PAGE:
Copyright 2003 Columbia University Press
Pages: 75-76
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hymns work better than sermons — 9/16/15

Martin Luther: Visionary Reformer

Author: Scott H. Hendrix
Publisher: Yale University Press
Copyright 2015 Yale University
Pages 198-199

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Steve Martin Tries to Write

Today’s encore selection – from Born Standing Up by Steve Martin. A young Steve Martin, still struggling for even modest success and confronted by the striking originality of contemporary comedians Mike Nichols and Elaine May, Lenny Bruce and Tom Lehrer realizes that he will have to try to write original material to succeed:
“In logic class, I opened my textbook — the last place I was expecting to find comic inspiration — and was startled to find that Lewis Carroll, the supremely witty author of Alice’s Adventures in Wonderland, was also a logician. He wrote logic textbooks and included argument forms based on the syllogism, normally presented in logic books this way:
All men are mortal. Socrates is a man. Therefore, Socrates is mortal.
Lewis Carroll self portrait

“But Carroll’s were more convoluted and they struck me as funny in a new way:

1) Babies are illogical.
2) Nobody is despised who can manage a crocodile.
3) Illogical persons are despised.
Therefore, babies cannot manage crocodiles.
“And:
1) No interesting poems are unpopular among people of real taste.
2) No modern poetry is free from affectation.
3) All your poems are on the subject of soap bubbles.
4) No affected poetry is popular among people of taste.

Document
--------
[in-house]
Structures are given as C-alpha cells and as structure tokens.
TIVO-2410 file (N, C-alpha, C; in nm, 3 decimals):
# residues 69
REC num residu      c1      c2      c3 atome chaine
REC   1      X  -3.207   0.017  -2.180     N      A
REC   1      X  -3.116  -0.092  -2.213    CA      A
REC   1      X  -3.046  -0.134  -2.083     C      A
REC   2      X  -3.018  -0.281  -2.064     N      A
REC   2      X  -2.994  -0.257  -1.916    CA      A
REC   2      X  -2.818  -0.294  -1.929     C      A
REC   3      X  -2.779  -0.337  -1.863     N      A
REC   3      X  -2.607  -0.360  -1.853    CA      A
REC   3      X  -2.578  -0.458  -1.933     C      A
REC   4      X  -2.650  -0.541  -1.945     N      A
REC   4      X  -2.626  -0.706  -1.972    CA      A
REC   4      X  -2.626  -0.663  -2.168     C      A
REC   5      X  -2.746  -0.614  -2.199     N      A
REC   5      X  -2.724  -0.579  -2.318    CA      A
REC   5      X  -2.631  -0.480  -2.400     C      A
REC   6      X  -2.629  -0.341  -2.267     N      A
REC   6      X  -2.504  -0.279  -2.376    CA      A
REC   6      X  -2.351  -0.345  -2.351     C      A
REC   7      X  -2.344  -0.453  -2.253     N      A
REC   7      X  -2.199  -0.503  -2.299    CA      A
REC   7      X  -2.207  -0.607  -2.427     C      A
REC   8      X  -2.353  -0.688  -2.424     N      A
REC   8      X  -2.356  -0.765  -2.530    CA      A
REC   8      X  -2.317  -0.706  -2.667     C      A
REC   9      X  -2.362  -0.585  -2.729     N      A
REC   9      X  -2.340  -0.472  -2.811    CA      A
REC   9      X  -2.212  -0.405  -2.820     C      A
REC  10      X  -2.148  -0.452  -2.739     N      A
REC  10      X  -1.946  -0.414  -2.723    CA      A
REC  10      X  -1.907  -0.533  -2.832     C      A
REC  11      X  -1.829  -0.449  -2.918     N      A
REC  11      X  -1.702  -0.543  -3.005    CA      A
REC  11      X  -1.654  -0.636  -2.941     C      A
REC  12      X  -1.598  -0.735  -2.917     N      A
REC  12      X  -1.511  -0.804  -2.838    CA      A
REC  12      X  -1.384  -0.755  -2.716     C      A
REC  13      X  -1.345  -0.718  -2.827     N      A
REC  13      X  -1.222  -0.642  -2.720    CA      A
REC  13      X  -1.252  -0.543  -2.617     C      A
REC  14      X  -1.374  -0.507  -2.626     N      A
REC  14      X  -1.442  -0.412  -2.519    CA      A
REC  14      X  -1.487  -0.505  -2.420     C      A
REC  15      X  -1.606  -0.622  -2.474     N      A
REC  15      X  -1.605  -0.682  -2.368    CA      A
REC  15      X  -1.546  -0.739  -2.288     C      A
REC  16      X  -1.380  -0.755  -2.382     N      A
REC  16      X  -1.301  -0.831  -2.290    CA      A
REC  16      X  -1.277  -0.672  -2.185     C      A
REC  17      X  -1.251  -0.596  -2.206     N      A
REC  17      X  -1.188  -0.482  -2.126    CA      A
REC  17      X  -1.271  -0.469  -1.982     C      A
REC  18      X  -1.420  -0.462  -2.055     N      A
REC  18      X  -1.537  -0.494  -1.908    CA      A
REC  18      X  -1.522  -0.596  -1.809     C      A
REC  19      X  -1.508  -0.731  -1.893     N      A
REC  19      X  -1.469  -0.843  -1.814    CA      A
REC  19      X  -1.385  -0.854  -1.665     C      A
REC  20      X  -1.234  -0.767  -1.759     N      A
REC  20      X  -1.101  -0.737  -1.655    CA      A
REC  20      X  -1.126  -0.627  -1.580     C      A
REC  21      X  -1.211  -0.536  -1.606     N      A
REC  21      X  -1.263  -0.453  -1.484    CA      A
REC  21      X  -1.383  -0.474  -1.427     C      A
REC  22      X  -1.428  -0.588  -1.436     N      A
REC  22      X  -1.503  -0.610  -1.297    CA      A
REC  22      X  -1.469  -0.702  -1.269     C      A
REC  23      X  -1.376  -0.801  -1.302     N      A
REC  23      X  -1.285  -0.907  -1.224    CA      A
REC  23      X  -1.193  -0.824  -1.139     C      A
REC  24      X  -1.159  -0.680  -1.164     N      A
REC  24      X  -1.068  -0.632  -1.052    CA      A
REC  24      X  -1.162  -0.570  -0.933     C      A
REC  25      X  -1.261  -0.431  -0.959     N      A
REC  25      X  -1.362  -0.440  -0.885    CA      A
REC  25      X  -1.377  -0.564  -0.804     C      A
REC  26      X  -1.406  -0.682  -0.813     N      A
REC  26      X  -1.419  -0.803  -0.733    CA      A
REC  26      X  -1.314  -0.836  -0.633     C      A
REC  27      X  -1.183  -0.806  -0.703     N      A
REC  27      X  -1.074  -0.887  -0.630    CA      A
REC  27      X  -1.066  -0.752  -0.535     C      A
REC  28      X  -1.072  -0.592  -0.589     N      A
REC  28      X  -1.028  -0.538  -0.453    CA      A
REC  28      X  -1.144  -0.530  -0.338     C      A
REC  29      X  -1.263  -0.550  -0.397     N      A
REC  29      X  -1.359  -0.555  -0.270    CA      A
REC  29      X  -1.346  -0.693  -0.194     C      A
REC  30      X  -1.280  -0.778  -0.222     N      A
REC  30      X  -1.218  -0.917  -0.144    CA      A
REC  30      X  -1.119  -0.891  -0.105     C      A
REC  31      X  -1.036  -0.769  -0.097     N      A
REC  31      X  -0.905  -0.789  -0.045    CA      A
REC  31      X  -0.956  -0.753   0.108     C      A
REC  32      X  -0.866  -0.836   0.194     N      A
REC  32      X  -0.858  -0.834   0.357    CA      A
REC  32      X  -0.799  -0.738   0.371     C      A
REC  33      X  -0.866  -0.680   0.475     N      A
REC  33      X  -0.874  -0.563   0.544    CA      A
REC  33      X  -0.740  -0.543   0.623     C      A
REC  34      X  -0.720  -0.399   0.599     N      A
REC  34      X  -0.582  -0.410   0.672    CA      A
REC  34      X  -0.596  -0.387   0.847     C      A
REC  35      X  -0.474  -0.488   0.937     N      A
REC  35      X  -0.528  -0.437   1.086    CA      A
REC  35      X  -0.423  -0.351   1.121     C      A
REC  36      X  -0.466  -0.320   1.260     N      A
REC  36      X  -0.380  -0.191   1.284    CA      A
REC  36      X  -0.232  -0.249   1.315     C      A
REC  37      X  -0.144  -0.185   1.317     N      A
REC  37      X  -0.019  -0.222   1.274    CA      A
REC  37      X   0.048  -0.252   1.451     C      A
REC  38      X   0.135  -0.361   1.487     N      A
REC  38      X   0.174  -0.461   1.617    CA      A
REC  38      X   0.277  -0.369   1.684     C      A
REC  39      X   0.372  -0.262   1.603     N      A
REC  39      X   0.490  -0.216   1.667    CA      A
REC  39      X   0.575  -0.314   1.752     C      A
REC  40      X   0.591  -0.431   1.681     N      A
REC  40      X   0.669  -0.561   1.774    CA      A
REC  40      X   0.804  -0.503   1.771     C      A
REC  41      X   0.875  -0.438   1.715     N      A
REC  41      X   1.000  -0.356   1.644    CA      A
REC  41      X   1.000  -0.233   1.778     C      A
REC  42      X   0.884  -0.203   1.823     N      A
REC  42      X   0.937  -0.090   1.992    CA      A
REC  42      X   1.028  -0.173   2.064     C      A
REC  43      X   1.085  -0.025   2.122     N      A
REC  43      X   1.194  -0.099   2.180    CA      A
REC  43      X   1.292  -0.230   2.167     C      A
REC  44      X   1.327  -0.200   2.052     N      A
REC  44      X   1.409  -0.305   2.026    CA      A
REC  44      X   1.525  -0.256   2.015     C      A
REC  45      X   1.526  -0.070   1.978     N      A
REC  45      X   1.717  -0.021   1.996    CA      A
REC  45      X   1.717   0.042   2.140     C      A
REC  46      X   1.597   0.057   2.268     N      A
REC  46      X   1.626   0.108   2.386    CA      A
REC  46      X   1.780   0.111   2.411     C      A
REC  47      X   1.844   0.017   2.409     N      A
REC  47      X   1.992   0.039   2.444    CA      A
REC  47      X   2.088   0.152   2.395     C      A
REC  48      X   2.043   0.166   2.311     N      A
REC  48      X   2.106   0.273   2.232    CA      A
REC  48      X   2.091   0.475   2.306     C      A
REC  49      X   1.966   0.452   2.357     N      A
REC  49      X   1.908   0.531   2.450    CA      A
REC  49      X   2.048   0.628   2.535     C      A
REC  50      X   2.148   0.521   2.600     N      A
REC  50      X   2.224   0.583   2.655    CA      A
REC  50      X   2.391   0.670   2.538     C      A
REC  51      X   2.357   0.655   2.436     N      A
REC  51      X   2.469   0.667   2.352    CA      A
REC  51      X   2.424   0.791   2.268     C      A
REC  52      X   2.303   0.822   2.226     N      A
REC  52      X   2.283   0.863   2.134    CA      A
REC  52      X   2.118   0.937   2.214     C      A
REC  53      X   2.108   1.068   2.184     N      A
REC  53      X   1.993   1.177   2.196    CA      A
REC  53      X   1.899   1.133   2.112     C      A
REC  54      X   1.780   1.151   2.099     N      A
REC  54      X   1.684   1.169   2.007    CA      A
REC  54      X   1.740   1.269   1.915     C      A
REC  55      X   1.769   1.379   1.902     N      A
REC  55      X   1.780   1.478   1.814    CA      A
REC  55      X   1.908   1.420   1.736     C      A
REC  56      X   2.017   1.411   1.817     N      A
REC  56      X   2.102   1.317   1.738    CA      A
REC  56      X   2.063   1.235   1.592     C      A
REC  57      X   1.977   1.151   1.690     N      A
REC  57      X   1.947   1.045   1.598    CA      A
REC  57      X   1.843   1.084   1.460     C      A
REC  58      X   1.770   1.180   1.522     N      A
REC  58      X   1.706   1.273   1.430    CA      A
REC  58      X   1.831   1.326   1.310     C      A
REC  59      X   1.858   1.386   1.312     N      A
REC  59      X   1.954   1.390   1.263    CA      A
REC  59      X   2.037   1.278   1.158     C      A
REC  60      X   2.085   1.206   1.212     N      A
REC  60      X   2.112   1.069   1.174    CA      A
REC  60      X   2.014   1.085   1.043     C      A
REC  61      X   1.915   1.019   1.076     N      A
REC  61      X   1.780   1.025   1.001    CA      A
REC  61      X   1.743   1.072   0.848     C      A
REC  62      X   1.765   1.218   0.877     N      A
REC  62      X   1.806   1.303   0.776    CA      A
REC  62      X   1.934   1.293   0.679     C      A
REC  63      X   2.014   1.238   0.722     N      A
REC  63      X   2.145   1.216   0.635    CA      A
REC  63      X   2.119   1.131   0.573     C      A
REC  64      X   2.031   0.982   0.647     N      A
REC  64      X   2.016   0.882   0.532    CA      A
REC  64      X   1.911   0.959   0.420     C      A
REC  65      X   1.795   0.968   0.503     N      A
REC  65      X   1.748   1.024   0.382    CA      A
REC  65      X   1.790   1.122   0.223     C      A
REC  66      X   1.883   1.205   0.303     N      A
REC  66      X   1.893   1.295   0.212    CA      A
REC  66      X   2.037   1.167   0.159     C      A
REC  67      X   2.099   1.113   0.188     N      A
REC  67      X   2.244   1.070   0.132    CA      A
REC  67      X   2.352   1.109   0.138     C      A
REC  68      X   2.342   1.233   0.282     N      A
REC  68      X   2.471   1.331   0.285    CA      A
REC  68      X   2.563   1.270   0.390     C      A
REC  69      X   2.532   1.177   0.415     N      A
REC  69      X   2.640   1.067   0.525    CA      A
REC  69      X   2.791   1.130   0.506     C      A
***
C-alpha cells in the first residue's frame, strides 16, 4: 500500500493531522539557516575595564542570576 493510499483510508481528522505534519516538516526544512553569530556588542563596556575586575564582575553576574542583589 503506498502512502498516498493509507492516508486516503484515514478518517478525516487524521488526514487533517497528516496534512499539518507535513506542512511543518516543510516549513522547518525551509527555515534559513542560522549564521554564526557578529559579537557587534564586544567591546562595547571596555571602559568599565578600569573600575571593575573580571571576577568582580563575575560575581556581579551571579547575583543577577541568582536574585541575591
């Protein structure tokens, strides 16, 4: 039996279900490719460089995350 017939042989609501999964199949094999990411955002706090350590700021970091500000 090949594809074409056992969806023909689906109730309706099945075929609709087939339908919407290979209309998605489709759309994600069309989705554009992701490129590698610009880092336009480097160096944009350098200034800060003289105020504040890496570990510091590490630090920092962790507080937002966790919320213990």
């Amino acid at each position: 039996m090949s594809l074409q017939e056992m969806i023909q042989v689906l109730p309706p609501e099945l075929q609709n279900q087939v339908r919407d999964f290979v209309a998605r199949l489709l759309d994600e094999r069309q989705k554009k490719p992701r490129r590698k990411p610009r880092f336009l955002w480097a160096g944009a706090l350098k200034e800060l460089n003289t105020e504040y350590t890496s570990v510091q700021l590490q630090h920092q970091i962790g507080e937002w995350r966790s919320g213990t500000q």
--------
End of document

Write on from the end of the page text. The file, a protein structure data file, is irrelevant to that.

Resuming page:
5) Only a modern poem would be on the subject of soap bubbles.
Therefore, all your poems are uninteresting.
“These word games bothered and intrigued me. Appearing to be silly nonsense, on examination they were absolutely logical — yet they were still funny. The comedy doors opened wide, and Lewis Carroll’s clever fancies from the nineteenth century expanded my notion of what comedy could be. I began closing my show by announcing, ‘I’m not going home tonight; I’m going to Bananaland, a place where only two things are true, only two things: One, all chairs are green; and two, no chairs are green.’ Not at Lewis Carroll’s level, but the line worked for my contemporaries and I loved implying that the one thing I believed in was contradiction.”
Born Standing Up: A Comic’s Life

Author: Steve Martin
Published: Scribner a division of Simon & Schuster, Inc.
Copyright 2007 by 40 Share Productions, Inc.
Pages: 74-75

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Later Never Comes

O when the tables turn

As a meal is served

It is proclaimed

The earth a stage

That later never cometh

To be given peace and promise

And hope for another day

Night doth fall upon it

And none shall see at all

Keep thy words short

For a siren’s spell is certain

Calling from the rocks

Even those built by man

O heaven! O earth!

Hear my cry and see me

Late shall never be

It is as always hath been, they sayeth

But, lo, this is false

Time shalt heal

Even as it strips away

Ever silent; forever speaking

Later never cometh

For the lowest slave

Nor the highest king

Speaketh again, do I

Her voice beckons

And she giveth no answer